SACS board president to parent: masks leading to ‘rapid rise in suicides’

Top Stories

FORT WAYNE, Ind. (WANE) — In an email exchange with a parent, Southwest Allen County Schools (SACS) board president, Bradley Mills, claimed that wearing masks “do very little” to stop the COVID-19 virus, and also play a role in “causing the rapid rise in suicides and mental health issues in children.”

“I was really disheartened to read Mr. Mills’ comments,” said Rachel Drummond, the parent involved in email exchange. “You know, as a constituent, I always held out hope that our school board and our leaders would want the best for our children.”

Drummond is a mother of four. Three of her children attend Lafayette Meadows Elementary.

Her youngest daughter has juvenile arthritis, making her immunocompromised. That’s why Drummond said she’s been emailing the school board weekly to try “to make schools safe,” as her family, along with the American Academy of Pediatrics (AAP), believe that in-person school is the best option for kids’ social and emotional health.

With her youngest daughter’s condition, Drummond said her family needs to be cautious about what germs they bring into the home.

Typically, Drummond says she just gets a one-sentence answer, if any answer at all from board members. However, the reply she received on Aug. 24, was a different story.

In the email, Mills wrote, “Ms. Drummond. I appreciate your opinion. The research I have done leads me to believe that masks do very little (less than 10%) to stop the virus in a classroom environment. I believe the emotional and psychological problems from masks and the non-normality of things is causing the rapid rise in suicides and mental health issues in children.”

Drummond said she asked Mills what his public health credentials were and to see where his research came from but she received no reply.

WANE 15 talked with Mills on the phone Friday. He said he stood by his email “for the most part in principle,” but may reword a few sentences if he could write it again.

While Mills acknowledged he is not a medical expert, but said he’s “educated” and has done “a lot of research.” One of the sites he uses is News Medical Life Sciences.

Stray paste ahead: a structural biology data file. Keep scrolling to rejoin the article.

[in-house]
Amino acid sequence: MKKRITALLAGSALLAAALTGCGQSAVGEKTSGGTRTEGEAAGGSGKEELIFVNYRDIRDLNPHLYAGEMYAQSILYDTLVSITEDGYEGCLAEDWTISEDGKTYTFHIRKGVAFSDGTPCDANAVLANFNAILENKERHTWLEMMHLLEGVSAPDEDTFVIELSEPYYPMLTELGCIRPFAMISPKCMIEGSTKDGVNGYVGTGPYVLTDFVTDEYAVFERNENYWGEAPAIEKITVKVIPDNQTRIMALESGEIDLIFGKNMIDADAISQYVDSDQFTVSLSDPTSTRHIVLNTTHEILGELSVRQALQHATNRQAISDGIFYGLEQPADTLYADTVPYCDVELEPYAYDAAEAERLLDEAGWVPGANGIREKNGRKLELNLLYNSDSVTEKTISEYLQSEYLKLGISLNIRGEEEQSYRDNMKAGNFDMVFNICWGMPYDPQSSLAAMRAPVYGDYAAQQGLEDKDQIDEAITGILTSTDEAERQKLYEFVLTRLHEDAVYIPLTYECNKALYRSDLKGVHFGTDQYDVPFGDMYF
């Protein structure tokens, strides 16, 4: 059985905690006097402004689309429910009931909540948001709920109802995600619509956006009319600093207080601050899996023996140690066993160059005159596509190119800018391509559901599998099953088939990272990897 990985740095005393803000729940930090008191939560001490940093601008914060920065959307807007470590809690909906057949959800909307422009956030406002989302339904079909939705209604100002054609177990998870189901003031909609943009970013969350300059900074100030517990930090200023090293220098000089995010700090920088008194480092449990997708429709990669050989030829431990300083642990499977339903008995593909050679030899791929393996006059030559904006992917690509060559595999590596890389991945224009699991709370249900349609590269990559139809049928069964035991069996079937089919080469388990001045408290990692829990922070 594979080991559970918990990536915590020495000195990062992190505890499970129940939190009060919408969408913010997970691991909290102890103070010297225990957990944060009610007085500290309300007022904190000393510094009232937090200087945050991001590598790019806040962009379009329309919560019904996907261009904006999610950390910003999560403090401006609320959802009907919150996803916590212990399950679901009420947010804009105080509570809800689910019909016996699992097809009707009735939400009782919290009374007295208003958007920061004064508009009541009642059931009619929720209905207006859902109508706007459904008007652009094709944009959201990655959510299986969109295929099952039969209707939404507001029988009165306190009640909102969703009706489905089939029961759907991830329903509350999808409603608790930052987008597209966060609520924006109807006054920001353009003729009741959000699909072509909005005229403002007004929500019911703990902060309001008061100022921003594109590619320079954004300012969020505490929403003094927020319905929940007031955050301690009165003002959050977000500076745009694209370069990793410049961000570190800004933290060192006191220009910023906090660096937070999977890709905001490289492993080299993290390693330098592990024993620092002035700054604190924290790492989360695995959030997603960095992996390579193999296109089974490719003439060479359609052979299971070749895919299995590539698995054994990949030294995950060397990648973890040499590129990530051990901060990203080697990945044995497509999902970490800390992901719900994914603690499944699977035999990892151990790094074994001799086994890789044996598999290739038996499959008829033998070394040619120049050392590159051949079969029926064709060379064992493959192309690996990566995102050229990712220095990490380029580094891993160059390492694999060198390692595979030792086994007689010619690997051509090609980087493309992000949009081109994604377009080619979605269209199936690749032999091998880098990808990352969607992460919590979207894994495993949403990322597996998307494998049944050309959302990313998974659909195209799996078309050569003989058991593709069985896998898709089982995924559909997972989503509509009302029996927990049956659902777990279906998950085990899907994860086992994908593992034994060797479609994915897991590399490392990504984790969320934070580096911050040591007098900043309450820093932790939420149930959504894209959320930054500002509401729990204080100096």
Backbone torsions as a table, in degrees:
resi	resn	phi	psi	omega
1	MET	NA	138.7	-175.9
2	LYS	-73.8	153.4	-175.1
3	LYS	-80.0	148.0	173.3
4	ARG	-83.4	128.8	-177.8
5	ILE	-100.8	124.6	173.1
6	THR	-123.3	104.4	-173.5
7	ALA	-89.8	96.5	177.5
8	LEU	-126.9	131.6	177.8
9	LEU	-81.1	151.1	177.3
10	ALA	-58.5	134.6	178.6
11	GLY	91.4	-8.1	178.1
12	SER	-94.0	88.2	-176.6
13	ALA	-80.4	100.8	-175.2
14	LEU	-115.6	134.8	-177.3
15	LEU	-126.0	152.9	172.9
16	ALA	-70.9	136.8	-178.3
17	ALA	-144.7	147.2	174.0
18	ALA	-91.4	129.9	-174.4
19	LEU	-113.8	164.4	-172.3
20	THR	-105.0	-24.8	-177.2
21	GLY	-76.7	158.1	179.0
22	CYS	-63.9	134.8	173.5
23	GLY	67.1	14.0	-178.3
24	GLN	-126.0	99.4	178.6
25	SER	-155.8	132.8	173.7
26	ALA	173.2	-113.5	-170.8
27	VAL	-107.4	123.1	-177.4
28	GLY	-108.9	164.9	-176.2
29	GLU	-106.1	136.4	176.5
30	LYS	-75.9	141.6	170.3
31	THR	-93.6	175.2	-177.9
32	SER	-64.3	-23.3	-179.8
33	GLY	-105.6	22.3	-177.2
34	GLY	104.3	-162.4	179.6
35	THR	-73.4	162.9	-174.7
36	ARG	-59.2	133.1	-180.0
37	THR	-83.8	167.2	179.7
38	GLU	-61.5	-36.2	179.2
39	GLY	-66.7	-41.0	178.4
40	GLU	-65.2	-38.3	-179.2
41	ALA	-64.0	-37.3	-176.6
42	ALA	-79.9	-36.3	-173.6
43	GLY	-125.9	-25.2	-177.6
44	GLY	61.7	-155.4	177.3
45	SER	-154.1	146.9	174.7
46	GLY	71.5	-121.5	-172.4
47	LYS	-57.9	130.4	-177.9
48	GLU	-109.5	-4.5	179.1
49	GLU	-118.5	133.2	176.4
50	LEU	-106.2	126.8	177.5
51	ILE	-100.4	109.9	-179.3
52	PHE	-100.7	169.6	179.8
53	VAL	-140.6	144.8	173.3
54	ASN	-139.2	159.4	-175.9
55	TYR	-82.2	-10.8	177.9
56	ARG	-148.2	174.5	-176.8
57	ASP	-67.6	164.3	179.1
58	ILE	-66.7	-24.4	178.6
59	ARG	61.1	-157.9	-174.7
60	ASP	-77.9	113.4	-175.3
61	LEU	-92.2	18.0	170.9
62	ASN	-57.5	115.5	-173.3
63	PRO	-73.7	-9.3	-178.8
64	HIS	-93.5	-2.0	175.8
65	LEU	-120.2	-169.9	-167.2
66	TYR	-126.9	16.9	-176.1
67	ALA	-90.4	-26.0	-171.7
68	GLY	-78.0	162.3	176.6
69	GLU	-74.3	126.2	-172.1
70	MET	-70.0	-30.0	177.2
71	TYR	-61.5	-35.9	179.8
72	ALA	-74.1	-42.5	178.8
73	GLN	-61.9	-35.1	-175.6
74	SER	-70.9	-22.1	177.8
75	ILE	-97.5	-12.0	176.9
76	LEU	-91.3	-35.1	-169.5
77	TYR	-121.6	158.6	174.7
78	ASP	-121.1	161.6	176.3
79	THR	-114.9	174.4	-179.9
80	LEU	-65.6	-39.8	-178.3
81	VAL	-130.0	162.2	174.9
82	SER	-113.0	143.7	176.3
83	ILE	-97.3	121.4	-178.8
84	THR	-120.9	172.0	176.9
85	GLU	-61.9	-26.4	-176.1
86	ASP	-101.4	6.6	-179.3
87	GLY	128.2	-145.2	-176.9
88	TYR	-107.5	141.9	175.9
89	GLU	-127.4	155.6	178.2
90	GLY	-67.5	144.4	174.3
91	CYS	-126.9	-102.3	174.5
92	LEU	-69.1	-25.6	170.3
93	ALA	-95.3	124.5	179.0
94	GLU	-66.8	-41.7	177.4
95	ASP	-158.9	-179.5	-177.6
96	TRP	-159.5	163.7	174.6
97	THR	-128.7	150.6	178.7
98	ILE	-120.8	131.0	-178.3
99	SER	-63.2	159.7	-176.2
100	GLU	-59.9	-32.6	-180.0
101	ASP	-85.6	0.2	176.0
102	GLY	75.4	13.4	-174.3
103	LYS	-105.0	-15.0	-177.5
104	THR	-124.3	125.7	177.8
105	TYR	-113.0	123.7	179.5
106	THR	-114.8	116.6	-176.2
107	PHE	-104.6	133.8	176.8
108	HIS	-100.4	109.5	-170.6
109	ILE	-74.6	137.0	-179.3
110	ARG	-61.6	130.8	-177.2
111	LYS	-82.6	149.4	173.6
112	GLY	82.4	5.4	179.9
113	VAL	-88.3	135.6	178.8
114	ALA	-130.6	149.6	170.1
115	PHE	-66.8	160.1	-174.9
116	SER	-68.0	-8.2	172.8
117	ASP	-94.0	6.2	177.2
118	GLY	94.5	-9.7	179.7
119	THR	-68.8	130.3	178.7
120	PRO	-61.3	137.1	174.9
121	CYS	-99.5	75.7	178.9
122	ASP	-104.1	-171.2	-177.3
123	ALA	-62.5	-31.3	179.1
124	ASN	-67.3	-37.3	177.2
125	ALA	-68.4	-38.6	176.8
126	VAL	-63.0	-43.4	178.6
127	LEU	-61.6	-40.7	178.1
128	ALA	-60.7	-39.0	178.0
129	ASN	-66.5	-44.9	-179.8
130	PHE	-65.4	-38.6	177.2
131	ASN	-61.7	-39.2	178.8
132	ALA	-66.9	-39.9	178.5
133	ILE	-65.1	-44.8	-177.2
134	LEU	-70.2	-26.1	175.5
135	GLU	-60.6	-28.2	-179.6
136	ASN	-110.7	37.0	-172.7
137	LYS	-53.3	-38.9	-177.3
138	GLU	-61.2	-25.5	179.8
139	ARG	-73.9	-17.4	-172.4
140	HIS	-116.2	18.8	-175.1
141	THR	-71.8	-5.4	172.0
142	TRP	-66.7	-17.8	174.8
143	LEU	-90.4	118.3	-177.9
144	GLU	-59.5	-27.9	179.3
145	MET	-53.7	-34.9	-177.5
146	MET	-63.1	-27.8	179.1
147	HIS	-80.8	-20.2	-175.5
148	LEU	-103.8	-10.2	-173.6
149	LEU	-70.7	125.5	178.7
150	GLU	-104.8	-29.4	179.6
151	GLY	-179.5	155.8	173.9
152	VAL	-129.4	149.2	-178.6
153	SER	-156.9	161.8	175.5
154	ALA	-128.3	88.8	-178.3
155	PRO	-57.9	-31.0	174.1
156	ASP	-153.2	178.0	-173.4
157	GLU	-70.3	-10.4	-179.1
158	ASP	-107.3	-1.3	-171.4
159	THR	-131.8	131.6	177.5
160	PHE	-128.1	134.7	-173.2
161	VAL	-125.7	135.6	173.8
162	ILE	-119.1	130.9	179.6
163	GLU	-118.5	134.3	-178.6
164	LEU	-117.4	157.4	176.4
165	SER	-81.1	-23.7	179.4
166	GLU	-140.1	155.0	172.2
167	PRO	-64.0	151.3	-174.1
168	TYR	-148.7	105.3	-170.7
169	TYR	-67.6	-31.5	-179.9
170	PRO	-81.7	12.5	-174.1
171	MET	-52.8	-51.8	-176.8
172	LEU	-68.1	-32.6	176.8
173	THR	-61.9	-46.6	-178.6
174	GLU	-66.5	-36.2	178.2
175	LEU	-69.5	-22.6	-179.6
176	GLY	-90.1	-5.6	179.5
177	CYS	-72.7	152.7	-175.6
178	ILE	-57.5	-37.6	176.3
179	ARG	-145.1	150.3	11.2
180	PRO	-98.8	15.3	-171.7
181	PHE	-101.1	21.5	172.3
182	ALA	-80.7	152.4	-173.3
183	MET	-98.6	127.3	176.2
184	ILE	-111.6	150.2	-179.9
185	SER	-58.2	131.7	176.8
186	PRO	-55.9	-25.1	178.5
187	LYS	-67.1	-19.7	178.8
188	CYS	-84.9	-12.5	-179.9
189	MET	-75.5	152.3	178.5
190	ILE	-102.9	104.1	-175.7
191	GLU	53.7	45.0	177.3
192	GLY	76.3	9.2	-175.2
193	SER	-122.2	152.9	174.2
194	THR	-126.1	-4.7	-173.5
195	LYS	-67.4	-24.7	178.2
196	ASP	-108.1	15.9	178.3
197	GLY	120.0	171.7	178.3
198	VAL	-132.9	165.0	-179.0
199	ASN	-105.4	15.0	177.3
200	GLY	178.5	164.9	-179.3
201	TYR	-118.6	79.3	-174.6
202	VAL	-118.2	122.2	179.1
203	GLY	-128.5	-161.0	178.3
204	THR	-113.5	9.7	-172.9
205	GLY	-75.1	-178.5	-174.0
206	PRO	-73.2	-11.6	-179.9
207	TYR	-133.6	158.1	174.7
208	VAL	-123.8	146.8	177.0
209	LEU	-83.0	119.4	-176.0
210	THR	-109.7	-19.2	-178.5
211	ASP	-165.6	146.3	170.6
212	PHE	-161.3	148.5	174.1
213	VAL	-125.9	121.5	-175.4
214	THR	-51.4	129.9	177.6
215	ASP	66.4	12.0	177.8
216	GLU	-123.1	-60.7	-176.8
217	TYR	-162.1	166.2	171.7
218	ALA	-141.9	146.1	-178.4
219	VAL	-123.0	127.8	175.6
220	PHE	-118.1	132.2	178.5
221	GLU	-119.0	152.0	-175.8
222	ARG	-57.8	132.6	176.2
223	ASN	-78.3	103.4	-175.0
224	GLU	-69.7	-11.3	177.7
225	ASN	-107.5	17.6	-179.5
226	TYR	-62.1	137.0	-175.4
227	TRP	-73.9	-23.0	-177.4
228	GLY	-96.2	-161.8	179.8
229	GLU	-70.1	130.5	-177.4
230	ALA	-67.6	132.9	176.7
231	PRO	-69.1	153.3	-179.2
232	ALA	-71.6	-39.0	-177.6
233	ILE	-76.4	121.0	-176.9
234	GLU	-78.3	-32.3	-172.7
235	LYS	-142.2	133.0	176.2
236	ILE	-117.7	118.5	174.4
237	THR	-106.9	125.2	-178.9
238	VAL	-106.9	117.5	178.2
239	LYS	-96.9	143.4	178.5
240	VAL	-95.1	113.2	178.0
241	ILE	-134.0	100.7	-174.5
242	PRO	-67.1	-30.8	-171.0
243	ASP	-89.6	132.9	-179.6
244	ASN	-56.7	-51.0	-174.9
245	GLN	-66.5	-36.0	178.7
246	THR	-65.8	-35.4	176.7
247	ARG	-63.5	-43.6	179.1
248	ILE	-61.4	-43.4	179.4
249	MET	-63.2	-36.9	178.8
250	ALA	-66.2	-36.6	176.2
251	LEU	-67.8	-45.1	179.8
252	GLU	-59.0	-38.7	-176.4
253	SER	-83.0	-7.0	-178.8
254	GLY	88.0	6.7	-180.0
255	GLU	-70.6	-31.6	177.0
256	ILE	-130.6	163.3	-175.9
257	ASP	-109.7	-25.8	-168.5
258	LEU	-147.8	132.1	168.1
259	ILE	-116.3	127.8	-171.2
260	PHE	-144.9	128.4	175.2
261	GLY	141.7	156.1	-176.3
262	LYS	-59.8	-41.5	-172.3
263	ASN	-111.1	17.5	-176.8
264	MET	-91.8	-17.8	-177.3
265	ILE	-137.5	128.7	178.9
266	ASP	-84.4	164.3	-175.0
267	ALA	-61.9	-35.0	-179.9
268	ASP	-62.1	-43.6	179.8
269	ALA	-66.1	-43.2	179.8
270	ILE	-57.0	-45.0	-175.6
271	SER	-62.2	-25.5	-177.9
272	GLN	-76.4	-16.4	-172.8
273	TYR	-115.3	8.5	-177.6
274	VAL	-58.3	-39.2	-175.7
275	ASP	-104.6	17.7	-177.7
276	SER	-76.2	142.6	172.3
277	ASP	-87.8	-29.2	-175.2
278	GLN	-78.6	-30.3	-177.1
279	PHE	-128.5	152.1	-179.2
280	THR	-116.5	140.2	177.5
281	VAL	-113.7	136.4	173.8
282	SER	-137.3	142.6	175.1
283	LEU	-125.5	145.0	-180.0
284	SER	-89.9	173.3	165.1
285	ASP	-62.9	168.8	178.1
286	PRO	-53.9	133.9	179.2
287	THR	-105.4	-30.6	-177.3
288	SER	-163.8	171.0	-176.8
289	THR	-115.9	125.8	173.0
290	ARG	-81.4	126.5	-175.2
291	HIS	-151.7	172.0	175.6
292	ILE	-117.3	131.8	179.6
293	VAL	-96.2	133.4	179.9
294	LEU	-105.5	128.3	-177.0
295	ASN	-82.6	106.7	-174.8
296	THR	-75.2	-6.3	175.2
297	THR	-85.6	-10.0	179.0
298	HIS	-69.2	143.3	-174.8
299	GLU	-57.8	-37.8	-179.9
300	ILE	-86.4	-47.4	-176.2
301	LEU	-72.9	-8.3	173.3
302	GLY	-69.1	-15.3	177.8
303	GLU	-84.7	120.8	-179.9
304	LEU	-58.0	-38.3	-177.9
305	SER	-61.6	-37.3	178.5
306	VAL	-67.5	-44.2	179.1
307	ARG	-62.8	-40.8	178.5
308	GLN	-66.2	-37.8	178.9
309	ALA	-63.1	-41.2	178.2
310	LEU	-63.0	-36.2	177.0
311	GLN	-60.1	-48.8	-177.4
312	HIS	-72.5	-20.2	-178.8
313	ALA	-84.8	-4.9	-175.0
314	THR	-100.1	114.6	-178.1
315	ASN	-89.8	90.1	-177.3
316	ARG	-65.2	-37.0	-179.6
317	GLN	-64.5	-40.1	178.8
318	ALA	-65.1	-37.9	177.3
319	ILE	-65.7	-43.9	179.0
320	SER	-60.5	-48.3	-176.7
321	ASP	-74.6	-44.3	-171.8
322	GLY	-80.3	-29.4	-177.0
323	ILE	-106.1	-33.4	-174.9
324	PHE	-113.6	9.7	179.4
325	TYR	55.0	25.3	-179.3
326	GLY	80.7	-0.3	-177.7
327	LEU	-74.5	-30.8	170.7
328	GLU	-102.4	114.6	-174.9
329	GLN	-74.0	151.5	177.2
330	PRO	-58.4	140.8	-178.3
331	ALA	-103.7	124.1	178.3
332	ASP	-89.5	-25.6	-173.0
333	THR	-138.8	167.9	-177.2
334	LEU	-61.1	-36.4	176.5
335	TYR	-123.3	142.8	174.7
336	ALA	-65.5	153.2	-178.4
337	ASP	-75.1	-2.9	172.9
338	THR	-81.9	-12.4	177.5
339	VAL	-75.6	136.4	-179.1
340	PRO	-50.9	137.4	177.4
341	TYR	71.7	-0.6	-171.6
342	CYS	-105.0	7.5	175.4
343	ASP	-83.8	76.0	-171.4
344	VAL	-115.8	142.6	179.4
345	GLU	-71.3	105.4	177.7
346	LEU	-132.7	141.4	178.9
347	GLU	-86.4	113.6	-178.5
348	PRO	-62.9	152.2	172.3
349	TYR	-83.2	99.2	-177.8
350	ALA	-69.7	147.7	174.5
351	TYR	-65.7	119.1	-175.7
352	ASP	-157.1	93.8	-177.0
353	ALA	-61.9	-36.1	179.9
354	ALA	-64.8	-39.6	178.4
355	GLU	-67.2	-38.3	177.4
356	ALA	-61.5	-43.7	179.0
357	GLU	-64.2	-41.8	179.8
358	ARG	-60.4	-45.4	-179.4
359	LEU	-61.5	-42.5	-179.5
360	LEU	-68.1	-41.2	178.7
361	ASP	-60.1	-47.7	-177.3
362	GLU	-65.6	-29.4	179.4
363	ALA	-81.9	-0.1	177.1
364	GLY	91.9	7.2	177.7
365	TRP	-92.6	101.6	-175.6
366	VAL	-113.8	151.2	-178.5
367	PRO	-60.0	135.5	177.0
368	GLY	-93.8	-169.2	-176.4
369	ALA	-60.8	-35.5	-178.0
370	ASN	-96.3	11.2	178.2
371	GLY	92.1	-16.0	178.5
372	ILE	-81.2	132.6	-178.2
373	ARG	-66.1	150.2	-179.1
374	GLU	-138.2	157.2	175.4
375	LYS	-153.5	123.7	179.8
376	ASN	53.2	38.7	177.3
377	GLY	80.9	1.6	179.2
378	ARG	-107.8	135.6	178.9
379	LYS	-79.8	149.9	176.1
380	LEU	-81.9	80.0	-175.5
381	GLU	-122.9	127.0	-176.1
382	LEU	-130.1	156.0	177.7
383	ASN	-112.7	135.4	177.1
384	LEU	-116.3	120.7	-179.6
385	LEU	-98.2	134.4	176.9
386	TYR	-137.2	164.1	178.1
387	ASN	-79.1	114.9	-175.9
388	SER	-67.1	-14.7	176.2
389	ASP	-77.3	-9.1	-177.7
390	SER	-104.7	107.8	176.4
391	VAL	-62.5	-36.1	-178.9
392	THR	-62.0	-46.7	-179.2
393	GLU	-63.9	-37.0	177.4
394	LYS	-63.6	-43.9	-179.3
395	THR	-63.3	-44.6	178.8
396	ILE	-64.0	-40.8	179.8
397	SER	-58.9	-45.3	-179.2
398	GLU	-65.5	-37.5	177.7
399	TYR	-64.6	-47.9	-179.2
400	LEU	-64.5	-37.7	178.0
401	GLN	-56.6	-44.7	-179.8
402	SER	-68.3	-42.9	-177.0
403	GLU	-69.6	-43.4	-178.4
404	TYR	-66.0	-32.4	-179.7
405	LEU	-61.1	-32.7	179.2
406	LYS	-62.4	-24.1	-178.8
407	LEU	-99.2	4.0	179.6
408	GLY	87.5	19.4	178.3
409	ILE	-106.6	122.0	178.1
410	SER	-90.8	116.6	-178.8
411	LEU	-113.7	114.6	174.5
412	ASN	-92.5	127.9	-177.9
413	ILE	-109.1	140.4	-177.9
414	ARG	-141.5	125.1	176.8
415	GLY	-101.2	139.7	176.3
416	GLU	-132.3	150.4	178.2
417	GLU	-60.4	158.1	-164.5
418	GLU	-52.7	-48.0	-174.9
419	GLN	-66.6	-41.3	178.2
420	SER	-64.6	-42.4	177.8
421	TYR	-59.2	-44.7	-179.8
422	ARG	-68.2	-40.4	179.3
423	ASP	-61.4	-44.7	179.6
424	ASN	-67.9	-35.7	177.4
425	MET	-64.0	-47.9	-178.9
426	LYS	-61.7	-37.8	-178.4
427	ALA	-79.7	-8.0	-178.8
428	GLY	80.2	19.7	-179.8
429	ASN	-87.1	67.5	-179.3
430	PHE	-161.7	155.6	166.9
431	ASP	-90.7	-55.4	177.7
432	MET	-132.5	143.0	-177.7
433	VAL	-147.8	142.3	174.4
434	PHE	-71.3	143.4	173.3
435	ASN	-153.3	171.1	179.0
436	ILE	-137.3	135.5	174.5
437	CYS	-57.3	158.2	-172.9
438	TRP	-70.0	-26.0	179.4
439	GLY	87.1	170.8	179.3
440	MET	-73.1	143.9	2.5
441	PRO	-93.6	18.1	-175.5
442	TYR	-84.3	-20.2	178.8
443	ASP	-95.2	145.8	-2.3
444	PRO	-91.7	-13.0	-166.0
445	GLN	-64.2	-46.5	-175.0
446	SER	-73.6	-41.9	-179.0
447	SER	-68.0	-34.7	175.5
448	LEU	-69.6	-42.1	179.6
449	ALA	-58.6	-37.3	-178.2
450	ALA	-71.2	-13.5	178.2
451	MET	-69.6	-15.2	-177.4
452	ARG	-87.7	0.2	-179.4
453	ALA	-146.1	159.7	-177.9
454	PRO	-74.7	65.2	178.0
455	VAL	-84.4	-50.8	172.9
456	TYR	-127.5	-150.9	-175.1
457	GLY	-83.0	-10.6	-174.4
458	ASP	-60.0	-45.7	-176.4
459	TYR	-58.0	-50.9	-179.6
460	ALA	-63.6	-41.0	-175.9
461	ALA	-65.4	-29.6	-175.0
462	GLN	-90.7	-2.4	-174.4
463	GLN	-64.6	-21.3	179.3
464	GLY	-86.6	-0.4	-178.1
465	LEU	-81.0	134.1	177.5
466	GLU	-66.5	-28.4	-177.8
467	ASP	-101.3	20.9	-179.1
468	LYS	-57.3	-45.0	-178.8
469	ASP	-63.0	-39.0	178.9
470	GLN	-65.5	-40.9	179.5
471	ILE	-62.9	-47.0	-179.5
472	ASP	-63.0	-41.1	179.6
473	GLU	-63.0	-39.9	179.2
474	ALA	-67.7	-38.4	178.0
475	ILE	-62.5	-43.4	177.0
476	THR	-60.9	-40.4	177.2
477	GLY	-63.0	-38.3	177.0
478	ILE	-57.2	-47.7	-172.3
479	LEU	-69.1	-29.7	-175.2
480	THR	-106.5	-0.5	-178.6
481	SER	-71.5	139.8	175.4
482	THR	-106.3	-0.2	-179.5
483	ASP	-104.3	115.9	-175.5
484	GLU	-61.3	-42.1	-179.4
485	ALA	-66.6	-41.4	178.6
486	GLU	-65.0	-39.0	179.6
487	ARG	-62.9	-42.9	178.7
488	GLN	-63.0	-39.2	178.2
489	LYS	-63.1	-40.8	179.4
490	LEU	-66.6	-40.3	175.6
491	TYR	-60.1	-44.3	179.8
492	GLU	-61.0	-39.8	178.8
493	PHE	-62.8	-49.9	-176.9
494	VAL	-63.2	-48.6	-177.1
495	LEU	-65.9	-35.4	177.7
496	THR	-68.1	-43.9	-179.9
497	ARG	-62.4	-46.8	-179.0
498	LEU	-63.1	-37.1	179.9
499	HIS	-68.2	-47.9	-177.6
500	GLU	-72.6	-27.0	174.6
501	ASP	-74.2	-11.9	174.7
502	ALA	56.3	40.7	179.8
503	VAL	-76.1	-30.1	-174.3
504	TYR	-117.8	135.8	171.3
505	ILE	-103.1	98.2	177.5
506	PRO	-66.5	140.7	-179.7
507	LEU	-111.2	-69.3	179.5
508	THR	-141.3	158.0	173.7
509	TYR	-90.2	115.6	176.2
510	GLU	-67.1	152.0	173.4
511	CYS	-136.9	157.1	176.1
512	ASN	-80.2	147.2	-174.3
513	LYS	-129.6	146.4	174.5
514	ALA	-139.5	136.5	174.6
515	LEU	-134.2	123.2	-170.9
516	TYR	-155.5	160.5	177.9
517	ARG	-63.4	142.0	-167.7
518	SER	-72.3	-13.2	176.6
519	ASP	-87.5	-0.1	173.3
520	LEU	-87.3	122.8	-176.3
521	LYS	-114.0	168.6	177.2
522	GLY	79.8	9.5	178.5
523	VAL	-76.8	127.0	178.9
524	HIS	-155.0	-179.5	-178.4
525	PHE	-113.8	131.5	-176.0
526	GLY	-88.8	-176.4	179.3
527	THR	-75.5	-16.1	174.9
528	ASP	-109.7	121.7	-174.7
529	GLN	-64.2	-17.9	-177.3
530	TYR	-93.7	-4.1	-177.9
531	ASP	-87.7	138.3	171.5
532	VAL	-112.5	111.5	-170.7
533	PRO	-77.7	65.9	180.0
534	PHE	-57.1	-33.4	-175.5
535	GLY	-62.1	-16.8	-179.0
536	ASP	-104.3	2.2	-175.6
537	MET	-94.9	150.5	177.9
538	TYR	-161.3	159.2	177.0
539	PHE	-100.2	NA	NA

During the phone conversation, Mills used the analogy that “masks are like a mosquito flying through a chain link fence.”

In regards to his mention of increased suicide rates in his email, Mills said he did not want to comment any further. When asked if he’s aware of any SACS students who have died by suicide because of mask mandates and from the non-normality of things, he said “no comment.”

According to the Allen County Coroner’s Office, in 2018 the county saw 47 total suicides, two of them being committed by a minor. In 2019, there were 43 total, one of them being committed by a minor. In 2020, there were 45 total suicides, four committed by a minor and in 2021 there were 49 total suicides with eight being committed by a minor.

While there was an increase in the amount of children under 18 who died by suicide, the coroner’s office said “what part or effect the pandemic and mask wearing plays is unknown.”

“Usually, especially in younger persons, the suicidal event follows, an argument or punishment, or a break up,” said Michael Burris, the coroner’s office chief investigator. “Rarely does a younger person leave a note, and if there is one there is not much useful information provided into the thought process.”

In the exchange, Mills also claimed that an appointment for a child to see a psychologist would take an “unprecedented 3.5 months to be seen.” However, WANE 15 reached out to the Parkview Behavioral Health Center who said the next available appointment is Oct. 5, just over a month and a half away.

The health center also said it offers a walk-in Crisis Center, which is open 24/7.

In reference to Dr. Sutter’s recommendation that Allen County Schools mask up, Mills noted that Dr. Sutter is making decisions for the entire county. Mills said the SACS zip code has a high vaccination rate.

However, children under age 12 are not eligible to be vaccinated.

Drummond said her family will use the weekend to decide whether to send her kids to school in person or to keep them at home. Regardless, her message to the school board is the same.

“The two best ways that we know of to keep our kids safe are vaccinations and universal masking and at the elementary level by definition, vaccinations are not an option,” said Drummond. “The next best thing is to surround them with a fully masked population, so that they can receive a safe education for themselves to socially and emotionally risk get back to the normality, as Mr. Mills refers to it.”

WANE 15 also reached out to the SACS district who said it “feel[s] it would be inappropriate to comment on personal communication from Brad Mills to a SACS parent.”

However, former Superintendent Dr. Phil Downs tweeted the following response to WANE 15:

Copyright 2021 Nexstar Media Inc. All rights reserved. This material may not be published, broadcast, rewritten, or redistributed.

Trending Stories

Don't Miss